• I have the XT1 and now the XT 2 on order. I use the 14mm, the 27mm (as a short normal) the 55-200 as my lightweight telephoto and the new 100-400mm long lens. I have the equivalent for my Nikon d800e system, I find these focal lengths do what I need. The Fuji system is top notch, and now with the 24 MP coming out I feel very confident that anyone who wants a serious lightweight system that will do many things quite well, this is the system.

  • I’m going to buy the Xpro2 but not sure which lens to buy 16-55 or 18-50. I know the 16-55 has no IOS. At the moment I shoot with my Nikon D600 (35mm, 50mm and 24-120), which I like but it’s very heavy. I’m looking for a stable, very quick lens because I’m shooting kids a lot and have to be flexible. Any advise? Thanks

  • Just got the 90mm f2. I also am an avid bike packer and almost always carry my camera with me. Just wondering if you’ve had any problem with your 90mm. Namely the “rattle” from the focusing mechanism inside the lens when not mounted. I kind of wonder how it’ll hold up over the course of several thousand miles on a bouncy bike.

  • Kristen, those are two very different lenses. The 18-55 is more of a “kit” lens, and while it’s a great performer for the price, and very lightweight, the 16-55 is definitely more of a “pro” lens. It’s going to have a faster AF tracking and speed than the 18-55, so probably a better choice when shooting fast action and moving kids. And it’s weather sealed. While it’s a little heavier, the X-Pro2 and 16-55 will probably still be smaller, lighter setup than what you’re used to, and you’ll get incredible image quality.

  • Hi Josh,

    Awesome, I think you’ll really like the 90 for bike touring, it’s an amazing lens. I’ve used it extensively during the past year on various outdoor and bikepacking trips and I’ve never had a problem with it. Still razor sharp after many months of continuous use. I keep it inside a padded camera pack when I’m riding and hiking, so vibration is minimized, even on bumpy surfaces. The “rattle” is a little odd to get used to, but the Fuji WR lenses are designed to professional standards, so they’re built pretty tough. Where are you headed next on your bike?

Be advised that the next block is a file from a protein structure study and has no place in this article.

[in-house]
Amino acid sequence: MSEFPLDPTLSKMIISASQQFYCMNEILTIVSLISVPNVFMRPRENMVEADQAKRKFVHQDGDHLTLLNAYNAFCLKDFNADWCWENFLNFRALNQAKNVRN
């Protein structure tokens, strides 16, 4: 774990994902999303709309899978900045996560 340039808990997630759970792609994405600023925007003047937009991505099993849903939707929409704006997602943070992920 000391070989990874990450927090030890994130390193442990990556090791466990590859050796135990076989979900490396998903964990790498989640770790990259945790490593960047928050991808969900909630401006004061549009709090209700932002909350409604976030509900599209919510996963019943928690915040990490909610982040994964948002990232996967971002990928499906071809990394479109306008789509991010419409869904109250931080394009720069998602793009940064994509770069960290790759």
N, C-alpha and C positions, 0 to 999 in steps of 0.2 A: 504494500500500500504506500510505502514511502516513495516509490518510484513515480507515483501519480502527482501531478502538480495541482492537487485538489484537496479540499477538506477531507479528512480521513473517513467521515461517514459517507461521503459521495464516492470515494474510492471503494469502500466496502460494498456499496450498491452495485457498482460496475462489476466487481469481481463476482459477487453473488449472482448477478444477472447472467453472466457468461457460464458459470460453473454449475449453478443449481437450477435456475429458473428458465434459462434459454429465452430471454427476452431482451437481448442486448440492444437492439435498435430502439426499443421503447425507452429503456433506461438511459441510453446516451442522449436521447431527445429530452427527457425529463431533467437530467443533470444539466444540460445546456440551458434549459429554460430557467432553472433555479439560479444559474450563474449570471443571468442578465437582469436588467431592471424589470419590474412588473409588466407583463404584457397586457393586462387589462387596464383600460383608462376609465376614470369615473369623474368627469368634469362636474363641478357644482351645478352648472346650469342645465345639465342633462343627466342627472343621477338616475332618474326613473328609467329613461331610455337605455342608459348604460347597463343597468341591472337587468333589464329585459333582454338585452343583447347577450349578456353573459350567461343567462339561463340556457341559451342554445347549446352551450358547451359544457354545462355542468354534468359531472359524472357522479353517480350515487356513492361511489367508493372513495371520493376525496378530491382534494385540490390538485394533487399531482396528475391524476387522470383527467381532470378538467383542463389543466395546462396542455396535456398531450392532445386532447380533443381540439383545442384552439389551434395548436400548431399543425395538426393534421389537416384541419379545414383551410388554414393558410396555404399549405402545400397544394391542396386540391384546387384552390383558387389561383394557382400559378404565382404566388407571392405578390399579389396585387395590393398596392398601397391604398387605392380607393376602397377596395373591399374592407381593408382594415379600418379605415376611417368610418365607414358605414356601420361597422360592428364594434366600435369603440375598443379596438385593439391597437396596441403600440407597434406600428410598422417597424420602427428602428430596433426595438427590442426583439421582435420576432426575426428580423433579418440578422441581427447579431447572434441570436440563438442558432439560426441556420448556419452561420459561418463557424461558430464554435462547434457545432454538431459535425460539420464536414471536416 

• Thanks for the reply Dan. The rattle in the 90mm gave me pause when I first thought of taking it on my next bikepacking trip. If it has held up well for you then I’d guess I’ll have little to worry about. I’ll have the lens with me on my next trip this month into northern Idaho and Montana for some bikefishing.

  • Dear Dan,

    thanks for your very insightful website and posts regarding gear. I do own an X-T2 (offer I couldn’t refuse) as well as a X-T1. Not sure if an amateur like me needs two bodies so I might sell the X-T1. But to the point; my current lenses are the 23mm 1.4, 32mm f2 and 56mm 1.2 . I do like the results but I tend to read on regularly and realized, that the new 50mm F2 has a much better resolution throughout than the 56mm. That surprised me as everyone was raving about the sharpness of the 56mm (and it is plenty sharp, I find). Is image resolution the same as sharpness? Is it worth owning both?
    Same goes for the 23mm 1.4 compared to the 23mm F2 ( loves the lens for it’s resolution). Should one downsize and switch? While I love the extra stop of light of my own lenses I am a sucker for sharp Images and the tend to soften up when opened wide. However, almost any pro raves about them despite the technical finding.

    Also, with many lenses the guys from lenstip point out a flaw that Fuji often corrects the distortion of a lens in camera through software instead of keeping the optics physically accurate. Is that something to be concerned about? Should one only pick lenses that don’t need in camera correction? (that would limit the selection a bit).

    Sorry for rambling. I appreciate you taking the time to reply. Thanks in advance.


  • Hi John, I can attest that the 50mm is an incredibly sharp lens. I haven’t compared it agains the 56, but it’s awesome quality glass. And given that it’s half the size, weight and price of the 56, and weather sealed, if you like the idea of going smaller and lighter, then yes- I think it’s worth downsizing and switching. Unless you absolutely need that extra stop, which you probably won’t. The 50 actually focuses much closer than the 56, which means you can in nice and tight and get awesome bokeh. I own both lenses and since getting the 50, I haven’t used the 56 once. I see no need. I’d probably say the same thing about the 23. Overall, I think the new compact f/2 series hits the mark in every single way. And I wouldn’t worry about the correction issue. It’s not a factor in real life shooting. I’ve never noticed any problems. 🙂 -Dan